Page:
BRADENTON, Fla. — Tennessee hopes that historically low interest rates will fuel its high-grade refunding deal this week with far greater savings than the state’s 4% threshold for refinancings.

State officials plan to price $385 million of general obligation refunding bonds with retail sales Tuesday and institutional sales Wednesday.

If the offering had sold early last week, the aggregate present-value savings could have been as high as 7.58%, or $30 million, according to Mary-Margaret Collier, director of the Office of State and Local Finance.

Similar savings are expected this week.

“We take the savings in the year that they are earned,” Collier said. “There is no extension of maturities, no acceleration.”

The negotiated deal, structured with serial maturities from 2016 to 2027, could be upsized or downsized depending on market conditions.

The transaction came together in just about a month after Collier’s agency received four pitches from investment banks suggesting various sizes and structures. The proposals landed on her desk in the same week.

“It tells me … that bankers are hungry,” Collier said, referring to the short period of time the proposals came in. “They are out there working to find deals that work.”

JPMorgan is the book-runner for this week’s sale.

While the state plans to capture as much savings as possible, maturities will be cut if they do not achieve the 4% savings threshold, she said. “We want people to know we aggressively pursue savings when savings are available to us.”

With a low supply of high-quality paper, Collier expects Tennessee’s gilt-edged bonds will be attractive. Retail investors can get more information at,

The bonds are rated triple-A with a stable outlook by Moody’s Investors Service and Fitch Ratings.

Standard & Poor’s assigns a rating of AA-plus and a positive outlook due to the ongoing rebound of the state’s key tax revenues, including the sales tax that is the main source of funding for the budget.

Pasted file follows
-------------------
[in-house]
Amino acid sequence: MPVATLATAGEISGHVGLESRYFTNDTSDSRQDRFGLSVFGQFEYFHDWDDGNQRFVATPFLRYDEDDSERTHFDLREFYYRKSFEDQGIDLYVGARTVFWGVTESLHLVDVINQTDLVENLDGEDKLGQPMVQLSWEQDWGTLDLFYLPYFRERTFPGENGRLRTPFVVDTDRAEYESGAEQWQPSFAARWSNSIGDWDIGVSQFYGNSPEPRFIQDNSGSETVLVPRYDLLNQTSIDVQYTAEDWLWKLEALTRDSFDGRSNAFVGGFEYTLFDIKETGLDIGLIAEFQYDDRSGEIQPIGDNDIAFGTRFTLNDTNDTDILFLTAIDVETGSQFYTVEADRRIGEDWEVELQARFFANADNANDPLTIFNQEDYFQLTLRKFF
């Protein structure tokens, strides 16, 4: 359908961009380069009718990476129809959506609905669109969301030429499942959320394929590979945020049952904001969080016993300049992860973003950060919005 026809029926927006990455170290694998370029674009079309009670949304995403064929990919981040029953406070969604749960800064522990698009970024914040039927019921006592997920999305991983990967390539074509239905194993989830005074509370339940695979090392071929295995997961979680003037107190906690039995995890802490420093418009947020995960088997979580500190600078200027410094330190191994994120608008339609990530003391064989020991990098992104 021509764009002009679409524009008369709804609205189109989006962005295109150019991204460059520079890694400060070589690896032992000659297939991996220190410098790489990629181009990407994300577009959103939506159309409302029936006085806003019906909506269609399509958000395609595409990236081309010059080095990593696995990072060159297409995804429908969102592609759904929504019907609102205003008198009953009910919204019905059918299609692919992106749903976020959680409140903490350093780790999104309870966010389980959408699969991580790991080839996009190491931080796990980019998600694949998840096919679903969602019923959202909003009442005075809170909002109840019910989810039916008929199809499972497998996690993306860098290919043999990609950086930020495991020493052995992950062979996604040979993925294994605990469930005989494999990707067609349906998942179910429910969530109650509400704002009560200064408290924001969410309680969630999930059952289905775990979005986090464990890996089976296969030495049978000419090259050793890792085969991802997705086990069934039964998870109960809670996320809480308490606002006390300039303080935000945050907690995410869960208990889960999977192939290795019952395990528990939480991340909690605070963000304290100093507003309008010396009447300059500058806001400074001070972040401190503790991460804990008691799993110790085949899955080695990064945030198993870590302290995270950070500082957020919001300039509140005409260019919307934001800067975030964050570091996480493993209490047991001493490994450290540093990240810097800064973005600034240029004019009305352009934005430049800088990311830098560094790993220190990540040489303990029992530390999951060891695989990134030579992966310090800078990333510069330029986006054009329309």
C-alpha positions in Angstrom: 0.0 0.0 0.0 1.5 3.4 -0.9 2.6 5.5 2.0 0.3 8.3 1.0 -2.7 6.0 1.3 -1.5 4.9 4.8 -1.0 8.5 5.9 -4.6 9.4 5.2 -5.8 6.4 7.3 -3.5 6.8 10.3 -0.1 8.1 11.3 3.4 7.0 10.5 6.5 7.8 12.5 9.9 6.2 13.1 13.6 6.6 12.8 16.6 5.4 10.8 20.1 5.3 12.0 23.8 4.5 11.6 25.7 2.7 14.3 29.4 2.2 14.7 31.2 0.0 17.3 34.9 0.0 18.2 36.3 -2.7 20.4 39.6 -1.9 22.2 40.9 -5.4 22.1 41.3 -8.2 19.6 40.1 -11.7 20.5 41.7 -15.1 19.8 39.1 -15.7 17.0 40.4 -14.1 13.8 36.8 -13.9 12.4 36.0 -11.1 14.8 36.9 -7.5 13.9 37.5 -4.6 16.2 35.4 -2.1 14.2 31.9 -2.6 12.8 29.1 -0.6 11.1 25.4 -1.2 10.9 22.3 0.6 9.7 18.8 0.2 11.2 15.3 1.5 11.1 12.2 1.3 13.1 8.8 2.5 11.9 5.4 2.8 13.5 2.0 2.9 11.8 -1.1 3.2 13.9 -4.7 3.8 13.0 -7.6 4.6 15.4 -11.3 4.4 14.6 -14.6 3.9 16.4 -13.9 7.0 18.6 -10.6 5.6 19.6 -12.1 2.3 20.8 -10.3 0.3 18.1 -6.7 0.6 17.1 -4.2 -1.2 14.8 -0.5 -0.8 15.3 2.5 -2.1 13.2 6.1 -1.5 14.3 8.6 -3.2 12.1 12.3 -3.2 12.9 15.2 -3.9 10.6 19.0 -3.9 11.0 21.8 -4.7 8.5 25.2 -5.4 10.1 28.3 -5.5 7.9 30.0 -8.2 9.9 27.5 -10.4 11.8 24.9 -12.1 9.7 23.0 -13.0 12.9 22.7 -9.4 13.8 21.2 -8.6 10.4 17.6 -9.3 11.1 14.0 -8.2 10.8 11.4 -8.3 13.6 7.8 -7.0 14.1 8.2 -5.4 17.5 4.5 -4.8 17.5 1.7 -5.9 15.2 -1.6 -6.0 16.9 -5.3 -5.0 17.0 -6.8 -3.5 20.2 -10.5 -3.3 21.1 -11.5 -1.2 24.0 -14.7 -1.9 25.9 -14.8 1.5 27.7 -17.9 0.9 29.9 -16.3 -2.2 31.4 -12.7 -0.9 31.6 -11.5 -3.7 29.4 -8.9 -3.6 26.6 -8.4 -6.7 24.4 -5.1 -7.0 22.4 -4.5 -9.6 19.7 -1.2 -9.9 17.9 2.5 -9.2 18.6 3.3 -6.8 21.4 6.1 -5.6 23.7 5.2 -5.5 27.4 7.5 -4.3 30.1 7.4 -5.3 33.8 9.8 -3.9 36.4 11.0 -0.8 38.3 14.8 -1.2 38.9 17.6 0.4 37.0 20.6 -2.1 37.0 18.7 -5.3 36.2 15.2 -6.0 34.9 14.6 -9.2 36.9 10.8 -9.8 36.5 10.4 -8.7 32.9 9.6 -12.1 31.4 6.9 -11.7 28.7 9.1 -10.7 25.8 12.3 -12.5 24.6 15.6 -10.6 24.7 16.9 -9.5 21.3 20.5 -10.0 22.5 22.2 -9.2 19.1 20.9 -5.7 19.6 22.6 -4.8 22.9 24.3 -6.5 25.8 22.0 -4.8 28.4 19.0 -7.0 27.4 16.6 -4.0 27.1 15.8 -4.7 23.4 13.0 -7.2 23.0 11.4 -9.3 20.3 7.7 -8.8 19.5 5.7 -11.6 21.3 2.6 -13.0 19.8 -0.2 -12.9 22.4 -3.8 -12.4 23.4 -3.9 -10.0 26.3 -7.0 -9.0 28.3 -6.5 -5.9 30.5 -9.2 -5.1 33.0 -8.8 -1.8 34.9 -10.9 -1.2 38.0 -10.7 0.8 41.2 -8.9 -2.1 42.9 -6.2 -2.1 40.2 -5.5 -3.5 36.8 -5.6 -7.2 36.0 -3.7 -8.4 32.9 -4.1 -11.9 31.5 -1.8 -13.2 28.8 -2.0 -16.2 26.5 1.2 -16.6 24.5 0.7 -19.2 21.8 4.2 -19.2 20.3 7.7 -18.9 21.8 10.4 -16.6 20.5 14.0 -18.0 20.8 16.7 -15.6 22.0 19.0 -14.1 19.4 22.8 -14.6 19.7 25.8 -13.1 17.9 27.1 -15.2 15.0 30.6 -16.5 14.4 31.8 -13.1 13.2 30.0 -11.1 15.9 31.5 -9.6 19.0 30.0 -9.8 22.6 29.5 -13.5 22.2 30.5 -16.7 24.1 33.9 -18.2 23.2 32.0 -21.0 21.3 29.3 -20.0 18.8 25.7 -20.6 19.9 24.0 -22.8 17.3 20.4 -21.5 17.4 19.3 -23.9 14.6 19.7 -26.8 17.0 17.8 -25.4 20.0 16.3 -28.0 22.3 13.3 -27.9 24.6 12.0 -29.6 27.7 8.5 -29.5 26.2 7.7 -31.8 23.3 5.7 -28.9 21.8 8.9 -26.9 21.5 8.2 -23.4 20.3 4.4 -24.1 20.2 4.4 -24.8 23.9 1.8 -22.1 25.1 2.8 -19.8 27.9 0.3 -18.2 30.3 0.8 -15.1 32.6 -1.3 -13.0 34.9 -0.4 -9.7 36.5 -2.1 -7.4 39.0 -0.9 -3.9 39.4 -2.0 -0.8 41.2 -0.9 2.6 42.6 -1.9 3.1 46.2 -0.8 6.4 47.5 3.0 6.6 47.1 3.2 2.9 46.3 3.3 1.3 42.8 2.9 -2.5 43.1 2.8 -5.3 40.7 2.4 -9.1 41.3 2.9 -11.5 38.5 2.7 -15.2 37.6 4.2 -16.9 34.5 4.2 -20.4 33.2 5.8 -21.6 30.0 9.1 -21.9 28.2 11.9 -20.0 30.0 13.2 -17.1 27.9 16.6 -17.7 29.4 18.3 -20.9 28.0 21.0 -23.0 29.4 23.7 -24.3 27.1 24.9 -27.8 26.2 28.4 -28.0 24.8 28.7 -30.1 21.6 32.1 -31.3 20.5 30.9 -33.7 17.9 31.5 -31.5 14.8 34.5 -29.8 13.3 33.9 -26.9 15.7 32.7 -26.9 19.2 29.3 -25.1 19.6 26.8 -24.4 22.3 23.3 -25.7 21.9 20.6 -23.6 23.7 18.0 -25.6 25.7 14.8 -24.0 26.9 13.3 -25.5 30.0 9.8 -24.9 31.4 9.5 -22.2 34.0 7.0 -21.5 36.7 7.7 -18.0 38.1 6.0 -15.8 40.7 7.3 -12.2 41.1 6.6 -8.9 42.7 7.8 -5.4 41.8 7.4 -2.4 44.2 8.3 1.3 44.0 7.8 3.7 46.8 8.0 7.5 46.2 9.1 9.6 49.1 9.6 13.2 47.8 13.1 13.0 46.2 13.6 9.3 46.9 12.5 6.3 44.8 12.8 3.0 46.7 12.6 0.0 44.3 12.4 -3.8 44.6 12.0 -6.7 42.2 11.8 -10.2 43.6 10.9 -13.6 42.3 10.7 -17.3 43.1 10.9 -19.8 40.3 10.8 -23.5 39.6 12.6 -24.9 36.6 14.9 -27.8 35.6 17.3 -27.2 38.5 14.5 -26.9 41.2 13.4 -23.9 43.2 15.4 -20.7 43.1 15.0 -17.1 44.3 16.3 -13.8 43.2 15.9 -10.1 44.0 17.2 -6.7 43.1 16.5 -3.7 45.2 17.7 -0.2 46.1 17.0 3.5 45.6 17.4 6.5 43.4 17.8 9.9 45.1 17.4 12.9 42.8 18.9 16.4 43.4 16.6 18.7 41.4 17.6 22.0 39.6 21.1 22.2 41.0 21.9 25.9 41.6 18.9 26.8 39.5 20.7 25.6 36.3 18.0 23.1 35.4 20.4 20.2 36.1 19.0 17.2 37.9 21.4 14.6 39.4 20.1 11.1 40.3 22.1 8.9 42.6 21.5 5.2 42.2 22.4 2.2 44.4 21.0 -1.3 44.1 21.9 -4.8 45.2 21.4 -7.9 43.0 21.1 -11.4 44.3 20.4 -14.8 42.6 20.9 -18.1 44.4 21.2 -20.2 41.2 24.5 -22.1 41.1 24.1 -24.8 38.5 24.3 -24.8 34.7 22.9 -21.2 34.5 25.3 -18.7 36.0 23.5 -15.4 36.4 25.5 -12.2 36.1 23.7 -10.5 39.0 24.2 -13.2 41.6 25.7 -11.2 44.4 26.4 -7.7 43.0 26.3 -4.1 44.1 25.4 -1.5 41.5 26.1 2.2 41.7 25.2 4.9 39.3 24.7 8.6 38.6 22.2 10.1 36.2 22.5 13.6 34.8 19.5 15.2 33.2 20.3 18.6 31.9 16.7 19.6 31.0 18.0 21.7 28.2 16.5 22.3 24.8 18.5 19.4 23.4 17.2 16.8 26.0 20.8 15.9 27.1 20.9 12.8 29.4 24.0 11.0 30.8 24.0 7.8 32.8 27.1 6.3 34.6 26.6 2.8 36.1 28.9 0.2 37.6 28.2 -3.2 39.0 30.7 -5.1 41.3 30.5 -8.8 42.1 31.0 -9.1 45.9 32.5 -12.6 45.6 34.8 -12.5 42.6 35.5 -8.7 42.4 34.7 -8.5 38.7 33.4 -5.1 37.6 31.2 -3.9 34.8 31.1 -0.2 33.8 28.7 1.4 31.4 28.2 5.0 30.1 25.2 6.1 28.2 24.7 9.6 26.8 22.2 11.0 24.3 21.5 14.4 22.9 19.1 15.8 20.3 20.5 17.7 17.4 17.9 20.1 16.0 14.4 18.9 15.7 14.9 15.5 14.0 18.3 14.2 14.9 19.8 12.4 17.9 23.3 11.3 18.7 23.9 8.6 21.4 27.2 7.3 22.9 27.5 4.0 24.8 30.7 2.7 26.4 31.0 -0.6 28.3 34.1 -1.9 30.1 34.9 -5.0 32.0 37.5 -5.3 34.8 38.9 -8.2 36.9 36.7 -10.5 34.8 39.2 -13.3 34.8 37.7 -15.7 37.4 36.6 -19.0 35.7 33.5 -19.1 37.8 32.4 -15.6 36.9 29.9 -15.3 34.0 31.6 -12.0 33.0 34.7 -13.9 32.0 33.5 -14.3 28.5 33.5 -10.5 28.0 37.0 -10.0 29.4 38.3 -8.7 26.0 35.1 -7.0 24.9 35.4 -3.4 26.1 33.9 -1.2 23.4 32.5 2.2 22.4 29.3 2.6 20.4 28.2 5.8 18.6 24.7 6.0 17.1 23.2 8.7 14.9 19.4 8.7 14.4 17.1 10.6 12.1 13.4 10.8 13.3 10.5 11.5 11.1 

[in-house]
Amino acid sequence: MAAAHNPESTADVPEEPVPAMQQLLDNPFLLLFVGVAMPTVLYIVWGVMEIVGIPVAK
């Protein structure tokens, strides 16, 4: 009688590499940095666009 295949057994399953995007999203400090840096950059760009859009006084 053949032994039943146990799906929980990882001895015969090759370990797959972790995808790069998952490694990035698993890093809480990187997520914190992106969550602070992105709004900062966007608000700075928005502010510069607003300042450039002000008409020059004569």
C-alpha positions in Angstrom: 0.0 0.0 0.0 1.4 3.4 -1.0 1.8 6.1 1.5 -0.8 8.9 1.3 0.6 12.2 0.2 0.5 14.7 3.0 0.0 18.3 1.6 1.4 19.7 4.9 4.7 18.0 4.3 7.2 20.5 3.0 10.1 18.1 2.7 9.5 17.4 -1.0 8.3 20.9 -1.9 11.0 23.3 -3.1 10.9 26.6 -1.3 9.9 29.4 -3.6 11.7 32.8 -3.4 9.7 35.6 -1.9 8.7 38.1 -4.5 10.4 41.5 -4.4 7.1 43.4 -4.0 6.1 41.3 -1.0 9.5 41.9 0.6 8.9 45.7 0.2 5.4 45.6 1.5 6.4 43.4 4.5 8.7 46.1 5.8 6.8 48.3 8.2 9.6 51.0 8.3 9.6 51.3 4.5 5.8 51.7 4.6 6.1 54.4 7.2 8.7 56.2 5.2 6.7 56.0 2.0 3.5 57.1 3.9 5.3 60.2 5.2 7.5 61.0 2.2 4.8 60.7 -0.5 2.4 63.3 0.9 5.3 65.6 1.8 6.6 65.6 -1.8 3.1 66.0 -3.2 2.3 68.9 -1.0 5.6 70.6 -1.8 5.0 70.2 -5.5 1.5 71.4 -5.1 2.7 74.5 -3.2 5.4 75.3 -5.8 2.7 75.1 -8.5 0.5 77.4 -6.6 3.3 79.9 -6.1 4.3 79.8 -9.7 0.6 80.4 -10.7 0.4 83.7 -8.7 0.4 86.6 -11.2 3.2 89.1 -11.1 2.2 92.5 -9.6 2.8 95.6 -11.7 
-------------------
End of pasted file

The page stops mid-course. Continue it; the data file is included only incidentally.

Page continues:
Tennessee does not have a state income tax.

Analysts from all three rating agencies said the state is fiscally conservative with adequate pension funding and a low debt burden.

The state has around $2 billion of outstanding GO bonds.

Standard & Poor’s analyst John Sugden said the state’s positive economic performance allowed it to build reserves through the beginning of the recession.

“As the economy rebounds, management plans to start rebuilding its reserves in fiscal 2012, and the long-term financial plan in the fiscal 2013 budget proposes to rebuild reserves to more healthy levels while still demonstrating active cost-containment measures,” Sugden said.

If Tennessee is successful in meeting its budget forecast, he said the state’s rating could be upgraded to AAA.

The state is seeing a rise in revenues, though they are still below pre-recession levels.

January revenues were $1.05 billion, which is $37.1 million more than the state budgeted. It’s the sixth-consecutive month of positive growth in the current fiscal year. Tennessee has seen nearly two years of growth in sales tax collections.

Gov. Bill Haslam has proposed a fiscal 2013 budget that would restrain spending below projected revenue growth and rebuild reserves, according to Moody’s analyst Julius Vizner.

The proposed budget adds $50 million to the rainy-day fund, building it up to $356 million.

Public Financial Management Inc. is the state’s financial advisor.

Hawkins Delafield & Wood LLP is bond counsel. Bass, Berry & Sims PLC is counsel to the underwriters.

The sale’s co-managers are Citi, Goldman, Sachs & Co., Morgan Keegan & Co., Piper Jaffray & Co. and Wells Fargo Securities.

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